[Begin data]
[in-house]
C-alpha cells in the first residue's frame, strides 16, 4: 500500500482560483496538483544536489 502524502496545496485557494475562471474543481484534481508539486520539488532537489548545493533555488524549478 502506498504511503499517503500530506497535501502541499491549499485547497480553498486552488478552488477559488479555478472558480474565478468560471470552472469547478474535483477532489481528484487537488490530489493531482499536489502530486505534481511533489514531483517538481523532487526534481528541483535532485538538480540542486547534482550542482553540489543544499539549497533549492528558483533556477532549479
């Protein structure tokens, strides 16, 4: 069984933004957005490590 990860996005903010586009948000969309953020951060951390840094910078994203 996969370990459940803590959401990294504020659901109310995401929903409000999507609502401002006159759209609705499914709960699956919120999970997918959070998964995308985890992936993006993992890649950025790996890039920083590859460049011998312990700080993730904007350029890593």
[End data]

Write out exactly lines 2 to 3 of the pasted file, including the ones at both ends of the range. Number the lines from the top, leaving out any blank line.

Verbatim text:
C-alpha cells in the first residue's frame, strides 16, 4: 500500500482560483496538483544536489 502524502496545496485557494475562471474543481484534481508539486520539488532537489548545493533555488524549478 502506498504511503499517503500530506497535501502541499491549499485547497480553498486552488478552488477559488479555478472558480474565478468560471470552472469547478474535483477532489481528484487537488490530489493531482499536489502530486505534481511533489514531483517538481523532487526534481528541483535532485538538480540542486547534482550542482553540489543544499539549497533549492528558483533556477532549479
């Protein structure tokens, strides 16, 4: 069984933004957005490590 990860996005903010586009948000969309953020951060951390840094910078994203 996969370990459940803590959401990294504020659901109310995401929903409000999507609502401002006159759209609705499914709960699956919120999970997918959070998964995308985890992936993006993992890649950025790996890039920083590859460049011998312990700080993730904007350029890593």